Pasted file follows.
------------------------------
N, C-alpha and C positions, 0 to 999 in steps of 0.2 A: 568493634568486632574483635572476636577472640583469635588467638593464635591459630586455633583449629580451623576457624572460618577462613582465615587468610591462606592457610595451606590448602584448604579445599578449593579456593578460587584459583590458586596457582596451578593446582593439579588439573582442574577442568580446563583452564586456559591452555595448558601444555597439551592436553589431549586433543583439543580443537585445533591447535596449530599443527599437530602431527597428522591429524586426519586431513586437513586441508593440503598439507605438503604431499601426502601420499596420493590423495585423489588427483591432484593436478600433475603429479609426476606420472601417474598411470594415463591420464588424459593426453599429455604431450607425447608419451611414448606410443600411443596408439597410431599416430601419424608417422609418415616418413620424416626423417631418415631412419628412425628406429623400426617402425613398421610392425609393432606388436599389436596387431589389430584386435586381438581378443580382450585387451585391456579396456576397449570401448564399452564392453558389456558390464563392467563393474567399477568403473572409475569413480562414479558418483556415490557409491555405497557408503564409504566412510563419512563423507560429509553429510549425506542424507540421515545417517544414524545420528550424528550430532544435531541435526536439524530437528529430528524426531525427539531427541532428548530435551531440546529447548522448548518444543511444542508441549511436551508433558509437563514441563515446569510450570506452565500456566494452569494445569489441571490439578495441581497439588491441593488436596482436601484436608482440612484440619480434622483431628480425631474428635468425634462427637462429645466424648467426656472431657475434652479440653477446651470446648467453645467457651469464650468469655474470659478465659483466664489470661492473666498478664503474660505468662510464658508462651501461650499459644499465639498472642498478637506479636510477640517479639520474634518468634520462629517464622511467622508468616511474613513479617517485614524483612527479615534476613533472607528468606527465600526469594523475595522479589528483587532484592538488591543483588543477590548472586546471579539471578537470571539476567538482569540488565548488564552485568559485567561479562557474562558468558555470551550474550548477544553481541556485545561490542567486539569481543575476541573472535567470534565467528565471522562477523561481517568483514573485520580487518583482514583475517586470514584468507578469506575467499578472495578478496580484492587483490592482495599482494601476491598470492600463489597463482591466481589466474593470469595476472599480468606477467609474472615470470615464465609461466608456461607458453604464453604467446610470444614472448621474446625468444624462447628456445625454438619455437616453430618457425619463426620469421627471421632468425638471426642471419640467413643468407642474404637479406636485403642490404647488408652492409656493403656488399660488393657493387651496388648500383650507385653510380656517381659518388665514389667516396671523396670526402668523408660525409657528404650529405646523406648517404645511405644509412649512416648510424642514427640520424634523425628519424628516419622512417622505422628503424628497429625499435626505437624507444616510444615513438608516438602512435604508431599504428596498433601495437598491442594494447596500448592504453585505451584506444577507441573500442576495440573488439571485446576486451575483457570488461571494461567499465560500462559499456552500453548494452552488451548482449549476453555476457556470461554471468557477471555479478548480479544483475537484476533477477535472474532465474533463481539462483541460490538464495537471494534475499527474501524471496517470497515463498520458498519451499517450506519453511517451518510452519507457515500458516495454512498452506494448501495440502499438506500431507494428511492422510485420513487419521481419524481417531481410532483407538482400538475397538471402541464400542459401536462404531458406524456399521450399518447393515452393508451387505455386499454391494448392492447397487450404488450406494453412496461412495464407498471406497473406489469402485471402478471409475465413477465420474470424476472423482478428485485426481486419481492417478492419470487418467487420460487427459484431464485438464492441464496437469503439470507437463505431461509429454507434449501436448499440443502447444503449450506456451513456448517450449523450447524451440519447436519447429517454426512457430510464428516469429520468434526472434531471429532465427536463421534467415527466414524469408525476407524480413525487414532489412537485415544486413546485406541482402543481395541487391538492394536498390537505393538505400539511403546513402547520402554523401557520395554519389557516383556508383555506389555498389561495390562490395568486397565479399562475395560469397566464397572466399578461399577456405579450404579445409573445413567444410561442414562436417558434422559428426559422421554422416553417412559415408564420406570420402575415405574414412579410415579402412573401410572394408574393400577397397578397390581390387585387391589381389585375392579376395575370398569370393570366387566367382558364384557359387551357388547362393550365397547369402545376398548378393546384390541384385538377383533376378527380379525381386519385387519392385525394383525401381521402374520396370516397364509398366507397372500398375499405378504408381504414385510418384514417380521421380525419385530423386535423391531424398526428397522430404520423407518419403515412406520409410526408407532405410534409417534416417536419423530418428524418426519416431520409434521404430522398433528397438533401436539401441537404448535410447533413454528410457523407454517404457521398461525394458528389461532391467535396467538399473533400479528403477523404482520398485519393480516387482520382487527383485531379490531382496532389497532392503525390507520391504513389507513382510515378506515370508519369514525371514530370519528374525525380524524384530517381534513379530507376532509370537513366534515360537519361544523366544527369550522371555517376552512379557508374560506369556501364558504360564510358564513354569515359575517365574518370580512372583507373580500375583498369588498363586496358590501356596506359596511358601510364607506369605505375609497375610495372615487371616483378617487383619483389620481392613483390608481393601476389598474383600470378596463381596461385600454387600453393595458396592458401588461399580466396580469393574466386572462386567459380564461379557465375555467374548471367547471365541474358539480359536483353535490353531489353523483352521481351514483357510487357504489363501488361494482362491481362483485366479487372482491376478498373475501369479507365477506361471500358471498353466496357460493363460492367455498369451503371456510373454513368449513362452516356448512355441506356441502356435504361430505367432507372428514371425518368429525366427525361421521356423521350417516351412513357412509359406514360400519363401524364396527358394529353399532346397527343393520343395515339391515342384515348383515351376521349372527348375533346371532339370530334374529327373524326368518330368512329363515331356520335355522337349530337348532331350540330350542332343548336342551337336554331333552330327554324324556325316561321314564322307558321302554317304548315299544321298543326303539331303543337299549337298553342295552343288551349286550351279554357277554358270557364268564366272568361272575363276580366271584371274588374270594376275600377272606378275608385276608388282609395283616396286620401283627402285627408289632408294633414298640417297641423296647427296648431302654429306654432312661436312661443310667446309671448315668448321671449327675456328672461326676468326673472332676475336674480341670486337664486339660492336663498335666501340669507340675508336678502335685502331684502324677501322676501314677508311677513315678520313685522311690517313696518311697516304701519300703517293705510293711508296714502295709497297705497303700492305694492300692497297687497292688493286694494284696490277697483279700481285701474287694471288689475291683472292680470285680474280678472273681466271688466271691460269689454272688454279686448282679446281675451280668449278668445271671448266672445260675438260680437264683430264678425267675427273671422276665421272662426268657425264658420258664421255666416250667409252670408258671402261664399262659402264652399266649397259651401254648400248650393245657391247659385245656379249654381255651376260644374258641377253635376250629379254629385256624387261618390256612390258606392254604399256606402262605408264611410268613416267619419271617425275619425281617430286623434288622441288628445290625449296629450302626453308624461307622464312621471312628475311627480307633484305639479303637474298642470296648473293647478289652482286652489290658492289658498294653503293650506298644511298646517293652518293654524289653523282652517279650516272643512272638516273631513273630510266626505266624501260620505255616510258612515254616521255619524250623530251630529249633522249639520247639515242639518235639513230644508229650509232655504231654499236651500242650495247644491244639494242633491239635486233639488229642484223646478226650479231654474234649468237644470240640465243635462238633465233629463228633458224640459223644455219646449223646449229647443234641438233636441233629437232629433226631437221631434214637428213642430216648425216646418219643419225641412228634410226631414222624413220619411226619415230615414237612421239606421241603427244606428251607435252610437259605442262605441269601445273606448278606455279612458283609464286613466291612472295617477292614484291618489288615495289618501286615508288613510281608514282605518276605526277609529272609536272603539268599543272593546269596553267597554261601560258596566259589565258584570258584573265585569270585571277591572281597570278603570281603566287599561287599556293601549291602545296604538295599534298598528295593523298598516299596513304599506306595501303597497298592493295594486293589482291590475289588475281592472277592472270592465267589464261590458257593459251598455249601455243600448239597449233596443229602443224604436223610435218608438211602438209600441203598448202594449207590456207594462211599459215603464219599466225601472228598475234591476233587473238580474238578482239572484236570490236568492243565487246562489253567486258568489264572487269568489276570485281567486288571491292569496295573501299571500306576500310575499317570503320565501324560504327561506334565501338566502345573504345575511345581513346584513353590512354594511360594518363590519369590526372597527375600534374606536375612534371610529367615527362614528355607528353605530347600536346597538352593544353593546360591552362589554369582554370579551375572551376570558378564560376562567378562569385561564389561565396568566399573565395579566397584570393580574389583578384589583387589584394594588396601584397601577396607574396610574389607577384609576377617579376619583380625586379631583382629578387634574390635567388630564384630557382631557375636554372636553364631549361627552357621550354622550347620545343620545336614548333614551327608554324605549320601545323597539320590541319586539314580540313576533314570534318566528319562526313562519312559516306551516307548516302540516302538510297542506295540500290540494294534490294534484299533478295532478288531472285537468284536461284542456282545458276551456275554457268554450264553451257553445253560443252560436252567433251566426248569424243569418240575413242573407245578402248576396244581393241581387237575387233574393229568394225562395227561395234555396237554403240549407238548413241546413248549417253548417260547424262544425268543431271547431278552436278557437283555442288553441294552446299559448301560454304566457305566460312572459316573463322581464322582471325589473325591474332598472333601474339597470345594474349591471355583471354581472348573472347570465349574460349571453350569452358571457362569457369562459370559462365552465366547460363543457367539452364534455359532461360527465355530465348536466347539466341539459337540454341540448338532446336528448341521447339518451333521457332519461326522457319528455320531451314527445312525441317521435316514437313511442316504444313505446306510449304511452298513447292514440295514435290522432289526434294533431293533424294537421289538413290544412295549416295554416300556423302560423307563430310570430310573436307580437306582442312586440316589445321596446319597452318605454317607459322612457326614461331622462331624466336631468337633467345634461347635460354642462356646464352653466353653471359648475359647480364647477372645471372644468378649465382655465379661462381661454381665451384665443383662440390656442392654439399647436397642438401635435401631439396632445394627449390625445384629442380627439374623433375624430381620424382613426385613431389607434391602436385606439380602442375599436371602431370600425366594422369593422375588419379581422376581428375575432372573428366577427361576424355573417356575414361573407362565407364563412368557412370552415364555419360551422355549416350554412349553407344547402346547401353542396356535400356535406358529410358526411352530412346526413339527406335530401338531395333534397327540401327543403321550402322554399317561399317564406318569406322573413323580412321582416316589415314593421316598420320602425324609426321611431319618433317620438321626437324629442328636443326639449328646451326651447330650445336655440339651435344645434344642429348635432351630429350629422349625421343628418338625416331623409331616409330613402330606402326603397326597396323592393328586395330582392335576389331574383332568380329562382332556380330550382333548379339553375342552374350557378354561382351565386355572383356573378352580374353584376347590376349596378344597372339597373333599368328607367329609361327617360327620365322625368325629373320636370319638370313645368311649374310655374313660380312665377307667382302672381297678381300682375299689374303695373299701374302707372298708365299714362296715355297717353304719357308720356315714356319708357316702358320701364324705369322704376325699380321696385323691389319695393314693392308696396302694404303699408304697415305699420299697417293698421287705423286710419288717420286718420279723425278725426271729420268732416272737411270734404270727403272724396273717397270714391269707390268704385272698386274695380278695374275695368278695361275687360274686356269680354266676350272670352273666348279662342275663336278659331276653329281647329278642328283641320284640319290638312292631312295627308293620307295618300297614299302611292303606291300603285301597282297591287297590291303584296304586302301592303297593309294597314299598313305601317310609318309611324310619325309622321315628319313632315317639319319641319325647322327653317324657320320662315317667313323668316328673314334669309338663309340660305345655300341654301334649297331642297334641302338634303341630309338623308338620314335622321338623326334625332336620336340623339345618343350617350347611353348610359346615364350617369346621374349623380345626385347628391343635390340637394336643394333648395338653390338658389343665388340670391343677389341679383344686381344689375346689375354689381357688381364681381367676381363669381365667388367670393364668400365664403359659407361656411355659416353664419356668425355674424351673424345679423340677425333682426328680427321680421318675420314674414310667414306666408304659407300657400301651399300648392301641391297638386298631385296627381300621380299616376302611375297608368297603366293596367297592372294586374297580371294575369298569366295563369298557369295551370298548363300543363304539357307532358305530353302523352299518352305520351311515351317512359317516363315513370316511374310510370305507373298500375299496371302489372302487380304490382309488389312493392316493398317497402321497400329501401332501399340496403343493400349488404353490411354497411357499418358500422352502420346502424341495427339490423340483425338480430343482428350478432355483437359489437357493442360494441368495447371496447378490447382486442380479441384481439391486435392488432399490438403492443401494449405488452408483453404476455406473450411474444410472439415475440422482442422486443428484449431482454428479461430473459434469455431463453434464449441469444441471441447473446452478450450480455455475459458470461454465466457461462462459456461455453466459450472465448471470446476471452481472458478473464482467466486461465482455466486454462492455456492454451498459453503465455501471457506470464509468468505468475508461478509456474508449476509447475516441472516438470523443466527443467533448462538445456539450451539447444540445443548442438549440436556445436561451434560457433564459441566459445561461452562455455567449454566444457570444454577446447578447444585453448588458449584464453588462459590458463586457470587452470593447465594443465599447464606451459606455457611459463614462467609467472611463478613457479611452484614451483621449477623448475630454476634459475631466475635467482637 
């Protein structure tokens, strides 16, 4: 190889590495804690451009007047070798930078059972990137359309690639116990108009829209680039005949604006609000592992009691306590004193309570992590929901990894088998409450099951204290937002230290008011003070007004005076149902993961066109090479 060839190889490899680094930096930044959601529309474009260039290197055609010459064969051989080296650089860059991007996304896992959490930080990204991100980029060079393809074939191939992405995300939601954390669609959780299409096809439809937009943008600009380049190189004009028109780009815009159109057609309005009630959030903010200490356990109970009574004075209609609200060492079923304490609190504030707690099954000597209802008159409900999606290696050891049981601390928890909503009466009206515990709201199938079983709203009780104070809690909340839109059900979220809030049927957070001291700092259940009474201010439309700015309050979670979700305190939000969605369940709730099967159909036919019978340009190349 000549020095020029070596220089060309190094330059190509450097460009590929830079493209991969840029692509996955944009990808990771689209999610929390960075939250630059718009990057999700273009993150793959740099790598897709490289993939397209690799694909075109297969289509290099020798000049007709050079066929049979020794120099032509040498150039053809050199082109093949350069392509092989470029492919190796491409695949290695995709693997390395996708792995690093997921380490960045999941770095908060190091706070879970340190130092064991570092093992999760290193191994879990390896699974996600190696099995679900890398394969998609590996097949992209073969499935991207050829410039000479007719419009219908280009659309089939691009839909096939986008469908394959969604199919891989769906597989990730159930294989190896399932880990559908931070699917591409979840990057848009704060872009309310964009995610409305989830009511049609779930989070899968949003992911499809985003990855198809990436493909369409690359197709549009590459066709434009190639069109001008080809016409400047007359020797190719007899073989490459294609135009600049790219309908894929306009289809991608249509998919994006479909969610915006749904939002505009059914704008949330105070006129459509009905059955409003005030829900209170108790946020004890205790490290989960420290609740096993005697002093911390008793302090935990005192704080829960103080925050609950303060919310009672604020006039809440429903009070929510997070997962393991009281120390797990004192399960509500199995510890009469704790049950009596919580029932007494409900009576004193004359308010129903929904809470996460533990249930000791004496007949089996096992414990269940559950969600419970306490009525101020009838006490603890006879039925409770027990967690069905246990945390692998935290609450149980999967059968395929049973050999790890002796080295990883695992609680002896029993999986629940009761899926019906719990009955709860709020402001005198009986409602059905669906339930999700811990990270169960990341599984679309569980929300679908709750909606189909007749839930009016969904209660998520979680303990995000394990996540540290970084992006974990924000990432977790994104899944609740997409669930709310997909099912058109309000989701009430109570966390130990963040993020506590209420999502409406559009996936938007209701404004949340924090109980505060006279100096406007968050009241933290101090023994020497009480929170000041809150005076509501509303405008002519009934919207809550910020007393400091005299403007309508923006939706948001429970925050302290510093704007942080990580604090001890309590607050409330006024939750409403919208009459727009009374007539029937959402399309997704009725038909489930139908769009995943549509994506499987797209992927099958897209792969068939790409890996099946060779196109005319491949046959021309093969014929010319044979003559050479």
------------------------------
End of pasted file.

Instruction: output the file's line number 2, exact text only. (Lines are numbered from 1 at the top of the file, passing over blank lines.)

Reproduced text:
């Protein structure tokens, strides 16, 4: 190889590495804690451009007047070798930078059972990137359309690639116990108009829209680039005949604006609000592992009691306590004193309570992590929901990894088998409450099951204290937002230290008011003070007004005076149902993961066109090479 060839190889490899680094930096930044959601529309474009260039290197055609010459064969051989080296650089860059991007996304896992959490930080990204991100980029060079393809074939191939992405995300939601954390669609959780299409096809439809937009943008600009380049190189004009028109780009815009159109057609309005009630959030903010200490356990109970009574004075209609609200060492079923304490609190504030707690099954000597209802008159409900999606290696050891049981601390928890909503009466009206515990709201199938079983709203009780104070809690909340839109059900979220809030049927957070001291700092259940009474201010439309700015309050979670979700305190939000969605369940709730099967159909036919019978340009190349 000549020095020029070596220089060309190094330059190509450097460009590929830079493209991969840029692509996955944009990808990771689209999610929390960075939250630059718009990057999700273009993150793959740099790598897709490289993939397209690799694909075109297969289509290099020798000049007709050079066929049979020794120099032509040498150039053809050199082109093949350069392509092989470029492919190796491409695949290695995709693997390395996708792995690093997921380490960045999941770095908060190091706070879970340190130092064991570092093992999760290193191994879990390896699974996600190696099995679900890398394969998609590996097949992209073969499935991207050829410039000479007719419009219908280009659309089939691009839909096939986008469908394959969604199919891989769906597989990730159930294989190896399932880990559908931070699917591409979840990057848009704060872009309310964009995610409305989830009511049609779930989070899968949003992911499809985003990855198809990436493909369409690359197709549009590459066709434009190639069109001008080809016409400047007359020797190719007899073989490459294609135009600049790219309908894929306009289809991608249509998919994006479909969610915006749904939002505009059914704008949330105070006129459509009905059955409003005030829900209170108790946020004890205790490290989960420290609740096993005697002093911390008793302090935990005192704080829960103080925050609950303060919310009672604020006039809440429903009070929510997070997962393991009281120390797990004192399960509500199995510890009469704790049950009596919580029932007494409900009576004193004359308010129903929904809470996460533990249930000791004496007949089996096992414990269940559950969600419970306490009525101020009838006490603890006879039925409770027990967690069905246990945390692998935290609450149980999967059968395929049973050999790890002796080295990883695992609680002896029993999986629940009761899926019906719990009955709860709020402001005198009986409602059905669906339930999700811990990270169960990341599984679309569980929300679908709750909606189909007749839930009016969904209660998520979680303990995000394990996540540290970084992006974990924000990432977790994104899944609740997409669930709310997909099912058109309000989701009430109570966390130990963040993020506590209420999502409406559009996936938007209701404004949340924090109980505060006279100096406007968050009241933290101090023994020497009480929170000041809150005076509501509303405008002519009934919207809550910020007393400091005299403007309508923006939706948001429970925050302290510093704007942080990580604090001890309590607050409330006024939750409403919208009459727009009374007539029937959402399309997704009725038909489930139908769009995943549509994506499987797209992927099958897209792969068939790409890996099946060779196109005319491949046959021309093969014929010319044979003559050479």